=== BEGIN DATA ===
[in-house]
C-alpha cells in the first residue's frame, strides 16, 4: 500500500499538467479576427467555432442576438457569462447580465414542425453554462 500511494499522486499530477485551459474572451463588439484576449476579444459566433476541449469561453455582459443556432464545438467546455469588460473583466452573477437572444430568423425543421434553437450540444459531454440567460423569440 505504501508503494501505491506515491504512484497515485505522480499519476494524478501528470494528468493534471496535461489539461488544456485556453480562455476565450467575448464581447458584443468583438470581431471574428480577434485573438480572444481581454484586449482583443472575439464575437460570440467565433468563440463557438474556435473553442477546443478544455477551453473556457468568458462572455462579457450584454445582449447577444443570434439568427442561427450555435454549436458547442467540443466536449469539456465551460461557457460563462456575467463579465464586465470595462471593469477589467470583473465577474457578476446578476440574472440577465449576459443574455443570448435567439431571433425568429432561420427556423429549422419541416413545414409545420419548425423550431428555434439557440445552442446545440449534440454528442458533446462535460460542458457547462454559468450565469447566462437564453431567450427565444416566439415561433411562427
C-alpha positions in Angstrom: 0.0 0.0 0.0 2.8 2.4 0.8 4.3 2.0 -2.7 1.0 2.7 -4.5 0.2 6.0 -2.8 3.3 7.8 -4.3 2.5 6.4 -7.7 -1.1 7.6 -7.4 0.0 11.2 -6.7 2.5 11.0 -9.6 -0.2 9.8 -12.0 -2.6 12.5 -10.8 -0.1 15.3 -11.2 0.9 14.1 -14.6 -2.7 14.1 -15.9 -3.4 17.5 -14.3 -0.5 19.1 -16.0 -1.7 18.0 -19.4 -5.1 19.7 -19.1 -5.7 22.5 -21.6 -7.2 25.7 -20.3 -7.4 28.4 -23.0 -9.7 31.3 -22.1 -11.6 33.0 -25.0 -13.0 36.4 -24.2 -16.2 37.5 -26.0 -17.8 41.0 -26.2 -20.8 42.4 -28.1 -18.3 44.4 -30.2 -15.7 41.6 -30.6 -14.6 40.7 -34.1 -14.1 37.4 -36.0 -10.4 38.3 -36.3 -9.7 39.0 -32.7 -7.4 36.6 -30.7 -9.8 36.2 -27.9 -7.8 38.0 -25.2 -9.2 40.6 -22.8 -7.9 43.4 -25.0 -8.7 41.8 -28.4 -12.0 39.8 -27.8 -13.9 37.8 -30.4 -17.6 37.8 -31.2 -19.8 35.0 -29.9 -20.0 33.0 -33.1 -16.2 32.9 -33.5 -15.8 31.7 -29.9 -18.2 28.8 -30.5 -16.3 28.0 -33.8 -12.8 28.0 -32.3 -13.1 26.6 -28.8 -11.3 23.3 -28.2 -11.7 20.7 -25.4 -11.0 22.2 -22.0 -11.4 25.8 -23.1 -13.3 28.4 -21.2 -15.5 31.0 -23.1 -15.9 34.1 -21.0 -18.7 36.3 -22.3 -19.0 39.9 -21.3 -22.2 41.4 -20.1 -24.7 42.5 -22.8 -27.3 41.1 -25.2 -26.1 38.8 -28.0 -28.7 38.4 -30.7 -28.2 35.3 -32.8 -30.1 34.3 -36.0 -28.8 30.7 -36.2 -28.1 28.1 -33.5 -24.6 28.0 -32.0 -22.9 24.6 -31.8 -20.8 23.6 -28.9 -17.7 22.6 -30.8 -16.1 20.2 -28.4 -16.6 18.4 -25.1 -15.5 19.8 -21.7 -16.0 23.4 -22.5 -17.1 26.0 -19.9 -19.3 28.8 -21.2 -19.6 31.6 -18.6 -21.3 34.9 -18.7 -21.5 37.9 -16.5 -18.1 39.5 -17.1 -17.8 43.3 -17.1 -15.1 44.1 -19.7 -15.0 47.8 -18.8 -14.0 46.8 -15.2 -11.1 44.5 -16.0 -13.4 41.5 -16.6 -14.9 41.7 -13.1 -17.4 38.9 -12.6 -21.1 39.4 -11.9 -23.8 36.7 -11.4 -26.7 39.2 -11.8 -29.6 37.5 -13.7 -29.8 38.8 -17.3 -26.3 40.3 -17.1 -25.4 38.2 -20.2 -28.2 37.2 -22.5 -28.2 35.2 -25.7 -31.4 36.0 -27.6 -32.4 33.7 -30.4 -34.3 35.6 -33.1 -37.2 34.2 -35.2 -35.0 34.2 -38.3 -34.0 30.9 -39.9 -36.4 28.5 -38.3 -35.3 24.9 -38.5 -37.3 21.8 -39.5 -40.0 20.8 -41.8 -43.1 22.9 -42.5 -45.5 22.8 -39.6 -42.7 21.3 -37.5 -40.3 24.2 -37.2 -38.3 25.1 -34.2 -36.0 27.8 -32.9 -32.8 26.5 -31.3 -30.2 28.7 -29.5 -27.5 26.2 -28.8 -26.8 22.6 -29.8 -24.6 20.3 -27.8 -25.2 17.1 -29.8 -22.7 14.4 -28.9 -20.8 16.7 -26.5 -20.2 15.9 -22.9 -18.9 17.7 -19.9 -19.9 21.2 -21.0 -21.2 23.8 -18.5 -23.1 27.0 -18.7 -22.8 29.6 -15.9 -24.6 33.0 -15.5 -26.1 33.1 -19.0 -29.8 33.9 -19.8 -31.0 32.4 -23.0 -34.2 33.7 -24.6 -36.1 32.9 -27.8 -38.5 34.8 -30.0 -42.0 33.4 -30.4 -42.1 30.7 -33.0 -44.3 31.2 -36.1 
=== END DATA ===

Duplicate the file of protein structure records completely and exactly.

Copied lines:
[in-house]
C-alpha cells in the first residue's frame, strides 16, 4: 500500500499538467479576427467555432442576438457569462447580465414542425453554462 500511494499522486499530477485551459474572451463588439484576449476579444459566433476541449469561453455582459443556432464545438467546455469588460473583466452573477437572444430568423425543421434553437450540444459531454440567460423569440 505504501508503494501505491506515491504512484497515485505522480499519476494524478501528470494528468493534471496535461489539461488544456485556453480562455476565450467575448464581447458584443468583438470581431471574428480577434485573438480572444481581454484586449482583443472575439464575437460570440467565433468563440463557438474556435473553442477546443478544455477551453473556457468568458462572455462579457450584454445582449447577444443570434439568427442561427450555435454549436458547442467540443466536449469539456465551460461557457460563462456575467463579465464586465470595462471593469477589467470583473465577474457578476446578476440574472440577465449576459443574455443570448435567439431571433425568429432561420427556423429549422419541416413545414409545420419548425423550431428555434439557440445552442446545440449534440454528442458533446462535460460542458457547462454559468450565469447566462437564453431567450427565444416566439415561433411562427
C-alpha positions in Angstrom: 0.0 0.0 0.0 2.8 2.4 0.8 4.3 2.0 -2.7 1.0 2.7 -4.5 0.2 6.0 -2.8 3.3 7.8 -4.3 2.5 6.4 -7.7 -1.1 7.6 -7.4 0.0 11.2 -6.7 2.5 11.0 -9.6 -0.2 9.8 -12.0 -2.6 12.5 -10.8 -0.1 15.3 -11.2 0.9 14.1 -14.6 -2.7 14.1 -15.9 -3.4 17.5 -14.3 -0.5 19.1 -16.0 -1.7 18.0 -19.4 -5.1 19.7 -19.1 -5.7 22.5 -21.6 -7.2 25.7 -20.3 -7.4 28.4 -23.0 -9.7 31.3 -22.1 -11.6 33.0 -25.0 -13.0 36.4 -24.2 -16.2 37.5 -26.0 -17.8 41.0 -26.2 -20.8 42.4 -28.1 -18.3 44.4 -30.2 -15.7 41.6 -30.6 -14.6 40.7 -34.1 -14.1 37.4 -36.0 -10.4 38.3 -36.3 -9.7 39.0 -32.7 -7.4 36.6 -30.7 -9.8 36.2 -27.9 -7.8 38.0 -25.2 -9.2 40.6 -22.8 -7.9 43.4 -25.0 -8.7 41.8 -28.4 -12.0 39.8 -27.8 -13.9 37.8 -30.4 -17.6 37.8 -31.2 -19.8 35.0 -29.9 -20.0 33.0 -33.1 -16.2 32.9 -33.5 -15.8 31.7 -29.9 -18.2 28.8 -30.5 -16.3 28.0 -33.8 -12.8 28.0 -32.3 -13.1 26.6 -28.8 -11.3 23.3 -28.2 -11.7 20.7 -25.4 -11.0 22.2 -22.0 -11.4 25.8 -23.1 -13.3 28.4 -21.2 -15.5 31.0 -23.1 -15.9 34.1 -21.0 -18.7 36.3 -22.3 -19.0 39.9 -21.3 -22.2 41.4 -20.1 -24.7 42.5 -22.8 -27.3 41.1 -25.2 -26.1 38.8 -28.0 -28.7 38.4 -30.7 -28.2 35.3 -32.8 -30.1 34.3 -36.0 -28.8 30.7 -36.2 -28.1 28.1 -33.5 -24.6 28.0 -32.0 -22.9 24.6 -31.8 -20.8 23.6 -28.9 -17.7 22.6 -30.8 -16.1 20.2 -28.4 -16.6 18.4 -25.1 -15.5 19.8 -21.7 -16.0 23.4 -22.5 -17.1 26.0 -19.9 -19.3 28.8 -21.2 -19.6 31.6 -18.6 -21.3 34.9 -18.7 -21.5 37.9 -16.5 -18.1 39.5 -17.1 -17.8 43.3 -17.1 -15.1 44.1 -19.7 -15.0 47.8 -18.8 -14.0 46.8 -15.2 -11.1 44.5 -16.0 -13.4 41.5 -16.6 -14.9 41.7 -13.1 -17.4 38.9 -12.6 -21.1 39.4 -11.9 -23.8 36.7 -11.4 -26.7 39.2 -11.8 -29.6 37.5 -13.7 -29.8 38.8 -17.3 -26.3 40.3 -17.1 -25.4 38.2 -20.2 -28.2 37.2 -22.5 -28.2 35.2 -25.7 -31.4 36.0 -27.6 -32.4 33.7 -30.4 -34.3 35.6 -33.1 -37.2 34.2 -35.2 -35.0 34.2 -38.3 -34.0 30.9 -39.9 -36.4 28.5 -38.3 -35.3 24.9 -38.5 -37.3 21.8 -39.5 -40.0 20.8 -41.8 -43.1 22.9 -42.5 -45.5 22.8 -39.6 -42.7 21.3 -37.5 -40.3 24.2 -37.2 -38.3 25.1 -34.2 -36.0 27.8 -32.9 -32.8 26.5 -31.3 -30.2 28.7 -29.5 -27.5 26.2 -28.8 -26.8 22.6 -29.8 -24.6 20.3 -27.8 -25.2 17.1 -29.8 -22.7 14.4 -28.9 -20.8 16.7 -26.5 -20.2 15.9 -22.9 -18.9 17.7 -19.9 -19.9 21.2 -21.0 -21.2 23.8 -18.5 -23.1 27.0 -18.7 -22.8 29.6 -15.9 -24.6 33.0 -15.5 -26.1 33.1 -19.0 -29.8 33.9 -19.8 -31.0 32.4 -23.0 -34.2 33.7 -24.6 -36.1 32.9 -27.8 -38.5 34.8 -30.0 -42.0 33.4 -30.4 -42.1 30.7 -33.0 -44.3 31.2 -36.1 